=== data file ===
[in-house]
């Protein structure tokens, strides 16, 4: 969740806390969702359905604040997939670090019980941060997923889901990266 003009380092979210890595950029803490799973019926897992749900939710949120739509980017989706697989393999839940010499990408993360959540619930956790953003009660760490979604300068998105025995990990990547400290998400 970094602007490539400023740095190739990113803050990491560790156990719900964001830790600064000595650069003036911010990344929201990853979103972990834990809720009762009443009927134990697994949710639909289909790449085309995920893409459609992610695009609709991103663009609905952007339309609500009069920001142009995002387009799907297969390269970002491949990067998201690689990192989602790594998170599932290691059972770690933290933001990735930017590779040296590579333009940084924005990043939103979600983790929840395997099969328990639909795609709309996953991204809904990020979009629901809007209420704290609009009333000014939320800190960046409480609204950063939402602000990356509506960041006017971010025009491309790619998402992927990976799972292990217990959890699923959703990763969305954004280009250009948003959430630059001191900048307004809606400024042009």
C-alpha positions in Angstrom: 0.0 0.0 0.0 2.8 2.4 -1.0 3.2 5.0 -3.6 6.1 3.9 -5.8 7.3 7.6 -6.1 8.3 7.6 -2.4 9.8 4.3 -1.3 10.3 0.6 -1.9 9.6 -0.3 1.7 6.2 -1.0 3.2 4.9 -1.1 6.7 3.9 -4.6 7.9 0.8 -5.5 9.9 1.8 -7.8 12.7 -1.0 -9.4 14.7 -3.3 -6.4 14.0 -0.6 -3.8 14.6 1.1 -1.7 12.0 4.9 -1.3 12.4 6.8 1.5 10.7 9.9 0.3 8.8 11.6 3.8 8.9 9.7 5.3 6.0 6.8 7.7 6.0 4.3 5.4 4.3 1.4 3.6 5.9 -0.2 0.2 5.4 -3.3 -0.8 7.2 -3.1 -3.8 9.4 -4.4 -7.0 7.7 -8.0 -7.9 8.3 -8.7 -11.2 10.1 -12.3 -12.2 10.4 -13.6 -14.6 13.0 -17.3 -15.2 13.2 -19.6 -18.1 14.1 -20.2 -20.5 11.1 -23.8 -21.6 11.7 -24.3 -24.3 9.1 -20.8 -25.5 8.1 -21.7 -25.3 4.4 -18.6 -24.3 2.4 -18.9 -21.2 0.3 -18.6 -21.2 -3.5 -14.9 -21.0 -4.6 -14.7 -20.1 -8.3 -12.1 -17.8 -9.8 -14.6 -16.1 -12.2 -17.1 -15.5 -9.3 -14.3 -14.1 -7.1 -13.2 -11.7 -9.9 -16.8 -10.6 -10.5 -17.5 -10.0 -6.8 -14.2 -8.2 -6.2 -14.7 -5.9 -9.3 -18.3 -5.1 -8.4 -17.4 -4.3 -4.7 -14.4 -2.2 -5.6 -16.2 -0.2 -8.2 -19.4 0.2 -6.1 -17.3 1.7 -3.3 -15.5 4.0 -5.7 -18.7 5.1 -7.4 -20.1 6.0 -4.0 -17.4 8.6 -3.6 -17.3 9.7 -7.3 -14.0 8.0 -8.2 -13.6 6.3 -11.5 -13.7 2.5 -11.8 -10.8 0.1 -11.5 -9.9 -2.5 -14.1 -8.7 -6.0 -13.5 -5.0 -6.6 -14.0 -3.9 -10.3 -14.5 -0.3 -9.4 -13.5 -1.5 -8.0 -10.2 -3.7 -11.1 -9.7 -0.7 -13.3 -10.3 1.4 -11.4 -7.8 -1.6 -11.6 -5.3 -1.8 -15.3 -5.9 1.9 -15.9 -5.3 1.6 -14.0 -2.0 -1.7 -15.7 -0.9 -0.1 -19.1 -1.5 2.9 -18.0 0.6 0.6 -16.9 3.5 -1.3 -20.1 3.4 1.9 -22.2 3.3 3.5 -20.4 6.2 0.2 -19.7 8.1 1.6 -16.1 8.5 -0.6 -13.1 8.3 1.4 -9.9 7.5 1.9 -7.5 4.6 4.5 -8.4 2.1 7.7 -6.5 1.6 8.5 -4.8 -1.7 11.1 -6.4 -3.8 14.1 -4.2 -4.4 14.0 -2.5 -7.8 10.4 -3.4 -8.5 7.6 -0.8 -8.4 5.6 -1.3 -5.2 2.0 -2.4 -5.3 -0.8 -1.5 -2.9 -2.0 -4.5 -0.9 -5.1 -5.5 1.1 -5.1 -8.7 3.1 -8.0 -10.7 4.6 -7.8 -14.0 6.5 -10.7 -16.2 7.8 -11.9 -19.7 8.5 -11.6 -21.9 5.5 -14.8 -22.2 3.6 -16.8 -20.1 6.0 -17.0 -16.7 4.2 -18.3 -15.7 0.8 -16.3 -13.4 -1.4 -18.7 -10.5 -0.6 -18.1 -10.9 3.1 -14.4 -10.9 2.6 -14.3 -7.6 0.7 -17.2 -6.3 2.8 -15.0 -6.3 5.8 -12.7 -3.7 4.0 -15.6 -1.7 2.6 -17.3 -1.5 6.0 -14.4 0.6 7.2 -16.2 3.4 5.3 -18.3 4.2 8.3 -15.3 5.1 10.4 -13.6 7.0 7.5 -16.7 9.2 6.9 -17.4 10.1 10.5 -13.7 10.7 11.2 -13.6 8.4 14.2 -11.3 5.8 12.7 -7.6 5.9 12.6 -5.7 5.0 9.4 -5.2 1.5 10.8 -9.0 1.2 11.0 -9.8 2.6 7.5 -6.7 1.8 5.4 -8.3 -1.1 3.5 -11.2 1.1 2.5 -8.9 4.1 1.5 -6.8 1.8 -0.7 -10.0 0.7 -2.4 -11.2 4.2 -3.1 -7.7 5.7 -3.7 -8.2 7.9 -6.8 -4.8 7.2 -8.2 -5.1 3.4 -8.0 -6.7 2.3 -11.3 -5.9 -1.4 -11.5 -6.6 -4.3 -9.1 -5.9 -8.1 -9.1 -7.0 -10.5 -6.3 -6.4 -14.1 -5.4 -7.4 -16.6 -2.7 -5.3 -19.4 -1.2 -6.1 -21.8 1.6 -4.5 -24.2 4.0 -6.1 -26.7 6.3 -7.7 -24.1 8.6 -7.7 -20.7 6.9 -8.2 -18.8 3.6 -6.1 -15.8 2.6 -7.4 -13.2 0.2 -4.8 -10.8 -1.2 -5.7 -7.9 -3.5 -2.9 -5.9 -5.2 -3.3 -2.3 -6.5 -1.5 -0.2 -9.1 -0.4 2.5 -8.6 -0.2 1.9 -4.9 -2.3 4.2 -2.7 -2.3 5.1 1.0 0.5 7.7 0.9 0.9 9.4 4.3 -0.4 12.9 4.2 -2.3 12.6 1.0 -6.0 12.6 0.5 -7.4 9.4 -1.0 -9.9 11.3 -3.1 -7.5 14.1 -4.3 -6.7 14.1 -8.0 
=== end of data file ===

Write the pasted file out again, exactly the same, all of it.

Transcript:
[in-house]
């Protein structure tokens, strides 16, 4: 969740806390969702359905604040997939670090019980941060997923889901990266 003009380092979210890595950029803490799973019926897992749900939710949120739509980017989706697989393999839940010499990408993360959540619930956790953003009660760490979604300068998105025995990990990547400290998400 970094602007490539400023740095190739990113803050990491560790156990719900964001830790600064000595650069003036911010990344929201990853979103972990834990809720009762009443009927134990697994949710639909289909790449085309995920893409459609992610695009609709991103663009609905952007339309609500009069920001142009995002387009799907297969390269970002491949990067998201690689990192989602790594998170599932290691059972770690933290933001990735930017590779040296590579333009940084924005990043939103979600983790929840395997099969328990639909795609709309996953991204809904990020979009629901809007209420704290609009009333000014939320800190960046409480609204950063939402602000990356509506960041006017971010025009491309790619998402992927990976799972292990217990959890699923959703990763969305954004280009250009948003959430630059001191900048307004809606400024042009």
C-alpha positions in Angstrom: 0.0 0.0 0.0 2.8 2.4 -1.0 3.2 5.0 -3.6 6.1 3.9 -5.8 7.3 7.6 -6.1 8.3 7.6 -2.4 9.8 4.3 -1.3 10.3 0.6 -1.9 9.6 -0.3 1.7 6.2 -1.0 3.2 4.9 -1.1 6.7 3.9 -4.6 7.9 0.8 -5.5 9.9 1.8 -7.8 12.7 -1.0 -9.4 14.7 -3.3 -6.4 14.0 -0.6 -3.8 14.6 1.1 -1.7 12.0 4.9 -1.3 12.4 6.8 1.5 10.7 9.9 0.3 8.8 11.6 3.8 8.9 9.7 5.3 6.0 6.8 7.7 6.0 4.3 5.4 4.3 1.4 3.6 5.9 -0.2 0.2 5.4 -3.3 -0.8 7.2 -3.1 -3.8 9.4 -4.4 -7.0 7.7 -8.0 -7.9 8.3 -8.7 -11.2 10.1 -12.3 -12.2 10.4 -13.6 -14.6 13.0 -17.3 -15.2 13.2 -19.6 -18.1 14.1 -20.2 -20.5 11.1 -23.8 -21.6 11.7 -24.3 -24.3 9.1 -20.8 -25.5 8.1 -21.7 -25.3 4.4 -18.6 -24.3 2.4 -18.9 -21.2 0.3 -18.6 -21.2 -3.5 -14.9 -21.0 -4.6 -14.7 -20.1 -8.3 -12.1 -17.8 -9.8 -14.6 -16.1 -12.2 -17.1 -15.5 -9.3 -14.3 -14.1 -7.1 -13.2 -11.7 -9.9 -16.8 -10.6 -10.5 -17.5 -10.0 -6.8 -14.2 -8.2 -6.2 -14.7 -5.9 -9.3 -18.3 -5.1 -8.4 -17.4 -4.3 -4.7 -14.4 -2.2 -5.6 -16.2 -0.2 -8.2 -19.4 0.2 -6.1 -17.3 1.7 -3.3 -15.5 4.0 -5.7 -18.7 5.1 -7.4 -20.1 6.0 -4.0 -17.4 8.6 -3.6 -17.3 9.7 -7.3 -14.0 8.0 -8.2 -13.6 6.3 -11.5 -13.7 2.5 -11.8 -10.8 0.1 -11.5 -9.9 -2.5 -14.1 -8.7 -6.0 -13.5 -5.0 -6.6 -14.0 -3.9 -10.3 -14.5 -0.3 -9.4 -13.5 -1.5 -8.0 -10.2 -3.7 -11.1 -9.7 -0.7 -13.3 -10.3 1.4 -11.4 -7.8 -1.6 -11.6 -5.3 -1.8 -15.3 -5.9 1.9 -15.9 -5.3 1.6 -14.0 -2.0 -1.7 -15.7 -0.9 -0.1 -19.1 -1.5 2.9 -18.0 0.6 0.6 -16.9 3.5 -1.3 -20.1 3.4 1.9 -22.2 3.3 3.5 -20.4 6.2 0.2 -19.7 8.1 1.6 -16.1 8.5 -0.6 -13.1 8.3 1.4 -9.9 7.5 1.9 -7.5 4.6 4.5 -8.4 2.1 7.7 -6.5 1.6 8.5 -4.8 -1.7 11.1 -6.4 -3.8 14.1 -4.2 -4.4 14.0 -2.5 -7.8 10.4 -3.4 -8.5 7.6 -0.8 -8.4 5.6 -1.3 -5.2 2.0 -2.4 -5.3 -0.8 -1.5 -2.9 -2.0 -4.5 -0.9 -5.1 -5.5 1.1 -5.1 -8.7 3.1 -8.0 -10.7 4.6 -7.8 -14.0 6.5 -10.7 -16.2 7.8 -11.9 -19.7 8.5 -11.6 -21.9 5.5 -14.8 -22.2 3.6 -16.8 -20.1 6.0 -17.0 -16.7 4.2 -18.3 -15.7 0.8 -16.3 -13.4 -1.4 -18.7 -10.5 -0.6 -18.1 -10.9 3.1 -14.4 -10.9 2.6 -14.3 -7.6 0.7 -17.2 -6.3 2.8 -15.0 -6.3 5.8 -12.7 -3.7 4.0 -15.6 -1.7 2.6 -17.3 -1.5 6.0 -14.4 0.6 7.2 -16.2 3.4 5.3 -18.3 4.2 8.3 -15.3 5.1 10.4 -13.6 7.0 7.5 -16.7 9.2 6.9 -17.4 10.1 10.5 -13.7 10.7 11.2 -13.6 8.4 14.2 -11.3 5.8 12.7 -7.6 5.9 12.6 -5.7 5.0 9.4 -5.2 1.5 10.8 -9.0 1.2 11.0 -9.8 2.6 7.5 -6.7 1.8 5.4 -8.3 -1.1 3.5 -11.2 1.1 2.5 -8.9 4.1 1.5 -6.8 1.8 -0.7 -10.0 0.7 -2.4 -11.2 4.2 -3.1 -7.7 5.7 -3.7 -8.2 7.9 -6.8 -4.8 7.2 -8.2 -5.1 3.4 -8.0 -6.7 2.3 -11.3 -5.9 -1.4 -11.5 -6.6 -4.3 -9.1 -5.9 -8.1 -9.1 -7.0 -10.5 -6.3 -6.4 -14.1 -5.4 -7.4 -16.6 -2.7 -5.3 -19.4 -1.2 -6.1 -21.8 1.6 -4.5 -24.2 4.0 -6.1 -26.7 6.3 -7.7 -24.1 8.6 -7.7 -20.7 6.9 -8.2 -18.8 3.6 -6.1 -15.8 2.6 -7.4 -13.2 0.2 -4.8 -10.8 -1.2 -5.7 -7.9 -3.5 -2.9 -5.9 -5.2 -3.3 -2.3 -6.5 -1.5 -0.2 -9.1 -0.4 2.5 -8.6 -0.2 1.9 -4.9 -2.3 4.2 -2.7 -2.3 5.1 1.0 0.5 7.7 0.9 0.9 9.4 4.3 -0.4 12.9 4.2 -2.3 12.6 1.0 -6.0 12.6 0.5 -7.4 9.4 -1.0 -9.9 11.3 -3.1 -7.5 14.1 -4.3 -6.7 14.1 -8.0 